If you’ve successfully started your own business, decided to go freelance, or work at a startup, you’re used to rolling up your sleeves, working hard, and doing whatever it takes to get things done.
But when it comes to negotiating, do you still freeze up or freak out?
If you find it hard to approach investors, raise your rates, or talk about money and contracts in any way — you’re not alone. Thought traps women have about their perceived inadequacy when it comes to negotiation are pervasive: In surveys, two and a half times more women than men said they feel “a great deal of apprehension” about negotiating.
So how do you become comfortable asking for what you want and deserve?
It starts by shifting some fundamental beliefs you have about yourself and your ability to negotiate. Only from there can you slough off what’s been blocking you from getting the rates, contracts and deals you want and your business needs.
Which of these common self-limiting beliefs is holding you back from negotiating and limiting your chances of outrageous success?
“I’m not the negotiating type”
Women often attribute their success to luck or the help of others, rather than to their own hard work and strengths. But if you want to succeed, you need to let go of the false thought that negotiating is a skill that you either are or aren’t born with. Negotiation is a skill you have to — and can — learn.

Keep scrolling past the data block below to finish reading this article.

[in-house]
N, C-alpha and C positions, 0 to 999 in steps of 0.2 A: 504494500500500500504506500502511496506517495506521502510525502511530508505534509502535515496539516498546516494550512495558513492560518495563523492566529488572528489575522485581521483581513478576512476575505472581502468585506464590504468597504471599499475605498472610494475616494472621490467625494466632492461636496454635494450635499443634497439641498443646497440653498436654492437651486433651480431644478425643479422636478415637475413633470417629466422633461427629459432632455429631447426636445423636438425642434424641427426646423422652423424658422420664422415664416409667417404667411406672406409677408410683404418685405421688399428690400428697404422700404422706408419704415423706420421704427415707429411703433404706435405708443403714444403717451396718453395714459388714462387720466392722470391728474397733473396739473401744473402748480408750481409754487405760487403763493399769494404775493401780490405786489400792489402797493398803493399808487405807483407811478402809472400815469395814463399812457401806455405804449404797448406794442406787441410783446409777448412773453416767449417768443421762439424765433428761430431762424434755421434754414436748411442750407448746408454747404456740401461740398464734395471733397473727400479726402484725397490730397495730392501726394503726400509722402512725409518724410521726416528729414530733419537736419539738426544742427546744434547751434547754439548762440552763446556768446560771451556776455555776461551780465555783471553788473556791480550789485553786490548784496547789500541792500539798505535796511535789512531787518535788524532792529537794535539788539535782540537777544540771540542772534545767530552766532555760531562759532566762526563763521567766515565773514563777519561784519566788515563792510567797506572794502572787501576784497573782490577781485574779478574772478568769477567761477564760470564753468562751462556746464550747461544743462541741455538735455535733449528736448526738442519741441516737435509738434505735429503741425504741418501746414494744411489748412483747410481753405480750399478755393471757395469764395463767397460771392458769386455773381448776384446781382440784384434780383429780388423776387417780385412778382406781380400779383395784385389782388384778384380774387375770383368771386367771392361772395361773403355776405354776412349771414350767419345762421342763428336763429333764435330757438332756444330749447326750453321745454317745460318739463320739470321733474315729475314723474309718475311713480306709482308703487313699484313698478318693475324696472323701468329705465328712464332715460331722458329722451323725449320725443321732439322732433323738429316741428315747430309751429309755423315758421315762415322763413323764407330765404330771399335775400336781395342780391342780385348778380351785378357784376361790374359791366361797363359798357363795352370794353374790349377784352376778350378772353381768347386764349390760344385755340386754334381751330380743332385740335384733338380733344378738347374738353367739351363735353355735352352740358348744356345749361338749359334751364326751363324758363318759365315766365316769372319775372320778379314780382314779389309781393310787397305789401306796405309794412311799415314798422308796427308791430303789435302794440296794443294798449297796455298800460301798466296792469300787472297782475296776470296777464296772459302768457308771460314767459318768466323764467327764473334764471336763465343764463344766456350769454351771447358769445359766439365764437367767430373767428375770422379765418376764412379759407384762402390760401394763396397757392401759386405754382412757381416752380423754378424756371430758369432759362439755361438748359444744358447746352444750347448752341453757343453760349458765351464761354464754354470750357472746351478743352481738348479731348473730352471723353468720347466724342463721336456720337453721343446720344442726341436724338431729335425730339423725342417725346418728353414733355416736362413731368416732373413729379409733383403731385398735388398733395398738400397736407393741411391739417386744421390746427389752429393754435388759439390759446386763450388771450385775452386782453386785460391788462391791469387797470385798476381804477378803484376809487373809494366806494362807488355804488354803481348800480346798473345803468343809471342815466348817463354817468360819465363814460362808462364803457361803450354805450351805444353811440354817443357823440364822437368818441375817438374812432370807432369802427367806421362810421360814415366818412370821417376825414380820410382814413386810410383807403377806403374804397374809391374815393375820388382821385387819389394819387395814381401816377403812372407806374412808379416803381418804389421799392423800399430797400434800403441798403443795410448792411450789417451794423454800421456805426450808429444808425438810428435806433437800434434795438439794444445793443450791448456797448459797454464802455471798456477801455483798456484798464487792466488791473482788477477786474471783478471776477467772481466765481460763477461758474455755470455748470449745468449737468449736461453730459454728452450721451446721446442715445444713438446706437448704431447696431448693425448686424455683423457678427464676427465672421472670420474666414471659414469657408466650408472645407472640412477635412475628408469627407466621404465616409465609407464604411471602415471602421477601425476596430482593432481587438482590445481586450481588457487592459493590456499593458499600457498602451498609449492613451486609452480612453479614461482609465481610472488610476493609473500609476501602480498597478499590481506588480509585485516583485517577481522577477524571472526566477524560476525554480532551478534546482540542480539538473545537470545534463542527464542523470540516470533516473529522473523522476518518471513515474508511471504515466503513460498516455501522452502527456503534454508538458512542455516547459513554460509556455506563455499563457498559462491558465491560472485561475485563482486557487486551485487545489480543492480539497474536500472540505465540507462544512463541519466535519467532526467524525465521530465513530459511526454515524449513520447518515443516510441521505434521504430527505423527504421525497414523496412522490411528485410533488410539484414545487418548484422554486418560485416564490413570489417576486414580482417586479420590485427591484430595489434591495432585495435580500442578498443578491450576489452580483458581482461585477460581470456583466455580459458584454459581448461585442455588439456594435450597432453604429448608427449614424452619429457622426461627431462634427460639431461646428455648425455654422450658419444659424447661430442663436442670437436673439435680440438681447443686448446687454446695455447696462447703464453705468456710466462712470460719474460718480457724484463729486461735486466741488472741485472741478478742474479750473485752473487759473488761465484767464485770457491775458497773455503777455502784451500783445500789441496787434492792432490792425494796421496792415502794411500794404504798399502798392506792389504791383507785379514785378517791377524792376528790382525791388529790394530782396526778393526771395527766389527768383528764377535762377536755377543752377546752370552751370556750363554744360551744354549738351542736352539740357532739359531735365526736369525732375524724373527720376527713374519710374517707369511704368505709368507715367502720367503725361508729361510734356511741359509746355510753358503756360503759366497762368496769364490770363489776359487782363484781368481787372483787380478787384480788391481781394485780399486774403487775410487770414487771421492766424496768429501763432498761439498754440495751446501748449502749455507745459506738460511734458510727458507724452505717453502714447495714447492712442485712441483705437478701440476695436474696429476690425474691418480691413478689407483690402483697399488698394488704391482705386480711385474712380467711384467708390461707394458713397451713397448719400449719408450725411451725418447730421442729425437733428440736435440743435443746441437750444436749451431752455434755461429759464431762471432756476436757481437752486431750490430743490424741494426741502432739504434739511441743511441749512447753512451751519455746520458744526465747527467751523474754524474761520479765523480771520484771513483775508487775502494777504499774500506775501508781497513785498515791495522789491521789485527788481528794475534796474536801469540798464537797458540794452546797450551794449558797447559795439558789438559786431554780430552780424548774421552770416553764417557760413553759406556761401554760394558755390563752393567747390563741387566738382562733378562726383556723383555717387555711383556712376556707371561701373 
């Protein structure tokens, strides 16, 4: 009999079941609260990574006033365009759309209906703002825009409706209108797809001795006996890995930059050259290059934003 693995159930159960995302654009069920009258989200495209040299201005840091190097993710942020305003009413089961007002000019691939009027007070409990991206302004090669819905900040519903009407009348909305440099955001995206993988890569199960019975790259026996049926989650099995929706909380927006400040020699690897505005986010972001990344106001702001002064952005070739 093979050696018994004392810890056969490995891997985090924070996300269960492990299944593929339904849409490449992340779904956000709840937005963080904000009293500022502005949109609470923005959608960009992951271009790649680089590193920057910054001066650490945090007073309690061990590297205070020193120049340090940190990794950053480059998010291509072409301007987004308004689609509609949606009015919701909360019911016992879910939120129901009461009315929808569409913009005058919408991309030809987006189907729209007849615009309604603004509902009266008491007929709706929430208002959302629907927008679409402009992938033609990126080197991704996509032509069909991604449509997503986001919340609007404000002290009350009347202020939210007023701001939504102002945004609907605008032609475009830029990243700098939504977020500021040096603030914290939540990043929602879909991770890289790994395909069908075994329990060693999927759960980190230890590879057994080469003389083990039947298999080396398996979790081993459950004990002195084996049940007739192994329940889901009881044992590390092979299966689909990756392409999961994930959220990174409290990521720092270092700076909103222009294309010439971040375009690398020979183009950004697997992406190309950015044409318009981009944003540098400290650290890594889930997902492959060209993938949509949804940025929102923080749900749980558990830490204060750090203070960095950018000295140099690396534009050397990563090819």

Much like a muscle, you have to practice your “ask” in order to bulk up your strength. It’s up to you to pump negotiation iron!
“I hate talking about money and numbers”
Many women are uncomfortable with confrontation. We make ourselves sick with concerns that people will think we’re self important or pushy if we make or counter an offer. We get scared about what others will think about us. But you can turn those anxious thoughts into an asset by asking yourself: What’s really behind the discomfort I have asking for things from other people?
“I won’t get what I want, so why bother?”
Women tend to operate from a “playing small” mindset, often thinking of our businesses as side hustles, while men think of ventures in terms of enterprises. Coming from this place, women acquiesce power, hoping for “just enough”, and crossing our fingers that the other person will do us a favor by simply accepting to work with us. This scarcity mindset is both damaging and unrealistic.